This was a class project for 21M.303. Obviously. I would never write a string quartet without being compelled to do so, and I would certainly not do it in a Classical style if I had the choice. It did end up sounding pretty good, though, which is why I'm putting it up here. Interestingly, when we were presenting the first halves of our minuets in the class, the professor asked, "Are you Brazilian?" Except he didn't ask me; he asked someone else. The second half is therefore my best Villa-Lobos impression while staying within the bounds of the assigned style. I was originally waiting for an actual recording, which is why I hadn't uploaded this while I was taking the class, but one thing I've discovered is that playing music is hard, and in a class setting, the hired professional musicians don't usually take the performance seriously and basically sightread everything. This results in a rather uninspired performance. Do not have unrealistic expectations for the preparation of your music!

Listen to Minuete



SATB with divisi

This is a choral arrangement of Hatikvah I wrote for my a cappella group at the time, Techiya. It's mostly a reharmonization. I think I'm starting to have a style to them. It's homophonic, generally, and I generally go for complex harmonies rather than simple ones. If the last four bars sound like Grainger, by the way... Well, let's just say I have learned the importance of the b7 in major. (:

Listen to Hatikvah



Flute, 3 Clarinets, Bass Clarinet

So once upon a time I had a clarinet quartet (for those of you who aren't well-trained in musical terminology, a clarinet quartet consists of four clarinets, which can be of various sizes — this one contained three sopranos and a bass). We met once a week for half an hour each time for a semester, and we never performed, but I did get to write music for it — nothing original, just arrangements. I figured I could transcribe some chorinhos, and those sound so much better with a flute that I figured I'd add one. Thus I wrote Carinhoso for mixed woodwind quintet (which is different from a "flute quintet", which would consist of five flutes, perhaps including a piccolo and an alto flute; this quintet only contains one flute and therefore it can't be a flute quintet). It can be said that chorinhos are to Brazilian music what ragtime is to American music. They sound quite similar, in fact. But like the Australian and European wolves, they're not related. Only later were chorinhos influenced by jazz and evolved into bossa nova. But anyway. Carinhoso is one of those "signature" Brazilian songs, something like Stars and Stripes forever in the US. It's about as famous as famous gets. I use it for auditions and wooing women: I sang it to a gorgeous woman on our second date, and now we've been dating almost two years! A sung version is available, as well.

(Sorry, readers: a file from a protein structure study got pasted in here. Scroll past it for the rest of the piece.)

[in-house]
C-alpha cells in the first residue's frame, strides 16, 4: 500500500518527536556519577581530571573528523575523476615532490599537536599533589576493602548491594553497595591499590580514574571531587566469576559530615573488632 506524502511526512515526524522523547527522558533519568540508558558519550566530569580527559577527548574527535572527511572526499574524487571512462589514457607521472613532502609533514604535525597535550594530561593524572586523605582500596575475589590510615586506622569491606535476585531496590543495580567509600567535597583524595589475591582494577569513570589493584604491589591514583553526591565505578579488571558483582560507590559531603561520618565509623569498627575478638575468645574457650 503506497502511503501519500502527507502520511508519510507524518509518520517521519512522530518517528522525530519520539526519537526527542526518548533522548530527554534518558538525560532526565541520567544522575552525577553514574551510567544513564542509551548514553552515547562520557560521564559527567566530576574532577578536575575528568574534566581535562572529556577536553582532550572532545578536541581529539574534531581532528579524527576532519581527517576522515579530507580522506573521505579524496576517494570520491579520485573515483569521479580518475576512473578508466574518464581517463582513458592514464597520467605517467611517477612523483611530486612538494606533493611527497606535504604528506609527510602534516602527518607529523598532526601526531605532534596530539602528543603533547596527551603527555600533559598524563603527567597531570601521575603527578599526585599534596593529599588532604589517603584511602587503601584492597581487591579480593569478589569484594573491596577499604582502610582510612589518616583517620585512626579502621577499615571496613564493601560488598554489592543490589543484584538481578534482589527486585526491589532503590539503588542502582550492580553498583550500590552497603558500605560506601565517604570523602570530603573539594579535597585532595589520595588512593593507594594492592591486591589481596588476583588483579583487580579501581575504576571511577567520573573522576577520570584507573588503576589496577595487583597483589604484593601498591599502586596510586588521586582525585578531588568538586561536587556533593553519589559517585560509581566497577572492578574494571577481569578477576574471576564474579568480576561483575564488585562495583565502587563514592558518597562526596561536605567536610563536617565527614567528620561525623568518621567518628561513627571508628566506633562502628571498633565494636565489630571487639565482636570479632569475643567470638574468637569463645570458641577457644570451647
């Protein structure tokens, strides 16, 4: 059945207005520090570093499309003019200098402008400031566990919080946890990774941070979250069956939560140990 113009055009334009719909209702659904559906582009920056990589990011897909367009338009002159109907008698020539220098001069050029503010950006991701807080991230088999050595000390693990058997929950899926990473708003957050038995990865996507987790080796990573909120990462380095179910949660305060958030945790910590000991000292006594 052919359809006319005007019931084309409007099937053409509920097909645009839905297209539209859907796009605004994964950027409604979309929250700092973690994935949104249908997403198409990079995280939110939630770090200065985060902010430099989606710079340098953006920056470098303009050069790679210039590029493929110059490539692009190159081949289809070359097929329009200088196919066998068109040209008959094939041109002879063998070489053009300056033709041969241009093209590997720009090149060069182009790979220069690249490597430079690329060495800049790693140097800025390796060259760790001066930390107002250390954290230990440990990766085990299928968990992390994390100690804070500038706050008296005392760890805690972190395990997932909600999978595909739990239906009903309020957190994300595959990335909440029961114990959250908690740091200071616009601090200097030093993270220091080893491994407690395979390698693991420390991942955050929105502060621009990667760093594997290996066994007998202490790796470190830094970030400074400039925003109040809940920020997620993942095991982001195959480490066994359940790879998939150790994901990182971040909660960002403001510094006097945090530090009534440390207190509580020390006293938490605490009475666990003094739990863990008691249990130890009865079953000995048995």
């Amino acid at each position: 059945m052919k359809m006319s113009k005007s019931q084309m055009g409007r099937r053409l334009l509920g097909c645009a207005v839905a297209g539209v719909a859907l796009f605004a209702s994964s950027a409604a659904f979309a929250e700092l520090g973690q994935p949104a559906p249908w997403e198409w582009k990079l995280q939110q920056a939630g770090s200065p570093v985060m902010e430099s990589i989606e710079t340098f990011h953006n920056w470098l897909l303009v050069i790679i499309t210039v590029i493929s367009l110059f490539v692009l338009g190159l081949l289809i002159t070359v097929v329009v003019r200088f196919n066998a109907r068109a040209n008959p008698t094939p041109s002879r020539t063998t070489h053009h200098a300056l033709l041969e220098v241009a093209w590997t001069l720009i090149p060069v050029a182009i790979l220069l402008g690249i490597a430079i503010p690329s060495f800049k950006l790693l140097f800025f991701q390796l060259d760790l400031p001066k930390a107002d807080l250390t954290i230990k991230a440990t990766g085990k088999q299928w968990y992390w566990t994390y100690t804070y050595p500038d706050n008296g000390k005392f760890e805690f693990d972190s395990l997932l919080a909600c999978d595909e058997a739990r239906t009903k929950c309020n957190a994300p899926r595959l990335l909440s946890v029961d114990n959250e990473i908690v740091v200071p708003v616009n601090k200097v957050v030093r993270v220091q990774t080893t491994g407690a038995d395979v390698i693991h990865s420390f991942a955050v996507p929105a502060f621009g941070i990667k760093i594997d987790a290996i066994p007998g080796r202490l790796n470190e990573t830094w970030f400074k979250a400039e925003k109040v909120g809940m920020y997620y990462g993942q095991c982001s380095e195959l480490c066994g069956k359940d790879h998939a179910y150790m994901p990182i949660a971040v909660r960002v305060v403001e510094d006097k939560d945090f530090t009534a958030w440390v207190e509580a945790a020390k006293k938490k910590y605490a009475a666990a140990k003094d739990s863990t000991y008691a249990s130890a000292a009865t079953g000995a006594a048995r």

Listen to Carinhoso

Tennessee Waltz

(Redd Stewart and Pee Wee King)

3 Clarinets, Bass Clarinet

A clarinet quartet (see the note above for Carinhoso — there are NO STRINGS in a clarinet quartet, since then it wouldn't be a clarinet quartet; it would be some sort of mixed ensemble) version of this famous tune. I've always liked it, so I wrote it for my quartet. I don't know much about the piece except the melody, so I can't really talk about it, but hey, it's pretty. (: I should mention that while I haven't ever performed this, I have given other people the sheet music and they have performed it with some success, though not in my presence. This probably applies to the rest of my clarinet ensemble music.

Listen to Tennessee Waltz

The Bare Necessities

(Terry Gilkyson)

3 Clarinets, Bass Clarinet

This song is totally awesome. I don't remember how it ended up being sung at the summer program I went to before senior year of high school, but it is just really cool. The intro is beautiful, and the rest of the instrumental parts are masterful. This is the kind of stuff you don't always notice in Disney music, but back however many years ago it was, it was really good. Even the solos are amazing. So I figured I'd arrange it for my clarinet quartet as a crowd pleaser — though we never did perform, but still. The bass clarinet is instructed to ad lib, which can only be approximated by grace notes and odd rhythms, so the recording isn't perfect. And "Oh, man, this is really livin'!" is supposed to be spoken, but it's not there. Oh, well. The bass clarinet has the solo most of the time, but during the instrumental section, the other three clarinets each get a solo. There was nothing special about the second solo — the piano solo — that would be interesting to reproduce on clarinets, so I replaced it, though I won't tell you with what. ;p

Listen to The Bare Necessities